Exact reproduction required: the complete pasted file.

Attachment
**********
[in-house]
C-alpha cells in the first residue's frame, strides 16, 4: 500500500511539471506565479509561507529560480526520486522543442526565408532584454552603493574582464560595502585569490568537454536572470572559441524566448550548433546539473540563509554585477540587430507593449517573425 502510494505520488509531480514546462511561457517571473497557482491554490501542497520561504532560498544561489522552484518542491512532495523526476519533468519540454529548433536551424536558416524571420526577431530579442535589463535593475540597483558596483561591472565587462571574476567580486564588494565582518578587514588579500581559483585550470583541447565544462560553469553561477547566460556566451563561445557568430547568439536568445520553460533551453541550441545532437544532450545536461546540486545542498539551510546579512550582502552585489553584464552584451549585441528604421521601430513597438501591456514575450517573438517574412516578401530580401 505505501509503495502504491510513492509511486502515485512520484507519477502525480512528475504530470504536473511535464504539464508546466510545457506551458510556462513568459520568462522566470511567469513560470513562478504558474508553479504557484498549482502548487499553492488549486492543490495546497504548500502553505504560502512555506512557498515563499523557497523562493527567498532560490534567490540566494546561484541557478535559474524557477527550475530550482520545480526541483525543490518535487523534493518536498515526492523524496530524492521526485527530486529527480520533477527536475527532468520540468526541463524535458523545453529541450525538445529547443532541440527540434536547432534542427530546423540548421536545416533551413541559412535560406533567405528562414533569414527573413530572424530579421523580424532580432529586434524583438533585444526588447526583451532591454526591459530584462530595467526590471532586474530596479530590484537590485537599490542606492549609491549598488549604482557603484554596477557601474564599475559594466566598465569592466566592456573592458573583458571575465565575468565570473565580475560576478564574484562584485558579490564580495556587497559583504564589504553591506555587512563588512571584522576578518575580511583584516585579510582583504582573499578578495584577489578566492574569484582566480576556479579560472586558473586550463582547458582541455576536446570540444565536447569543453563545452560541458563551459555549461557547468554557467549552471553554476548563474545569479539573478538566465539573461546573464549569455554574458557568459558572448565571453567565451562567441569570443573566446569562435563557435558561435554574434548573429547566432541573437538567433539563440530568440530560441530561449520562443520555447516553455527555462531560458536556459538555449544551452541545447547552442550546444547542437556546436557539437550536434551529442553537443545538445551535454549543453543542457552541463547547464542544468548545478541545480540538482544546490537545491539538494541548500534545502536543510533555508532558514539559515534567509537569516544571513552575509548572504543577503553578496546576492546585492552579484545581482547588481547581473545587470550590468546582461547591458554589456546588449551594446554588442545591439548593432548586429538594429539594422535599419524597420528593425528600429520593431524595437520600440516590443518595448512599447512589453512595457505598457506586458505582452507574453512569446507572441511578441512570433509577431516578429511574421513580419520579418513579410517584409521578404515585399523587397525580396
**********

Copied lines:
[in-house]
C-alpha cells in the first residue's frame, strides 16, 4: 500500500511539471506565479509561507529560480526520486522543442526565408532584454552603493574582464560595502585569490568537454536572470572559441524566448550548433546539473540563509554585477540587430507593449517573425 502510494505520488509531480514546462511561457517571473497557482491554490501542497520561504532560498544561489522552484518542491512532495523526476519533468519540454529548433536551424536558416524571420526577431530579442535589463535593475540597483558596483561591472565587462571574476567580486564588494565582518578587514588579500581559483585550470583541447565544462560553469553561477547566460556566451563561445557568430547568439536568445520553460533551453541550441545532437544532450545536461546540486545542498539551510546579512550582502552585489553584464552584451549585441528604421521601430513597438501591456514575450517573438517574412516578401530580401 505505501509503495502504491510513492509511486502515485512520484507519477502525480512528475504530470504536473511535464504539464508546466510545457506551458510556462513568459520568462522566470511567469513560470513562478504558474508553479504557484498549482502548487499553492488549486492543490495546497504548500502553505504560502512555506512557498515563499523557497523562493527567498532560490534567490540566494546561484541557478535559474524557477527550475530550482520545480526541483525543490518535487523534493518536498515526492523524496530524492521526485527530486529527480520533477527536475527532468520540468526541463524535458523545453529541450525538445529547443532541440527540434536547432534542427530546423540548421536545416533551413541559412535560406533567405528562414533569414527573413530572424530579421523580424532580432529586434524583438533585444526588447526583451532591454526591459530584462530595467526590471532586474530596479530590484537590485537599490542606492549609491549598488549604482557603484554596477557601474564599475559594466566598465569592466566592456573592458573583458571575465565575468565570473565580475560576478564574484562584485558579490564580495556587497559583504564589504553591506555587512563588512571584522576578518575580511583584516585579510582583504582573499578578495584577489578566492574569484582566480576556479579560472586558473586550463582547458582541455576536446570540444565536447569543453563545452560541458563551459555549461557547468554557467549552471553554476548563474545569479539573478538566465539573461546573464549569455554574458557568459558572448565571453567565451562567441569570443573566446569562435563557435558561435554574434548573429547566432541573437538567433539563440530568440530560441530561449520562443520555447516553455527555462531560458536556459538555449544551452541545447547552442550546444547542437556546436557539437550536434551529442553537443545538445551535454549543453543542457552541463547547464542544468548545478541545480540538482544546490537545491539538494541548500534545502536543510533555508532558514539559515534567509537569516544571513552575509548572504543577503553578496546576492546585492552579484545581482547588481547581473545587470550590468546582461547591458554589456546588449551594446554588442545591439548593432548586429538594429539594422535599419524597420528593425528600429520593431524595437520600440516590443518595448512599447512589453512595457505598457506586458505582452507574453512569446507572441511578441512570433509577431516578429511574421513580419520579418513579410517584409521578404515585399523587397525580396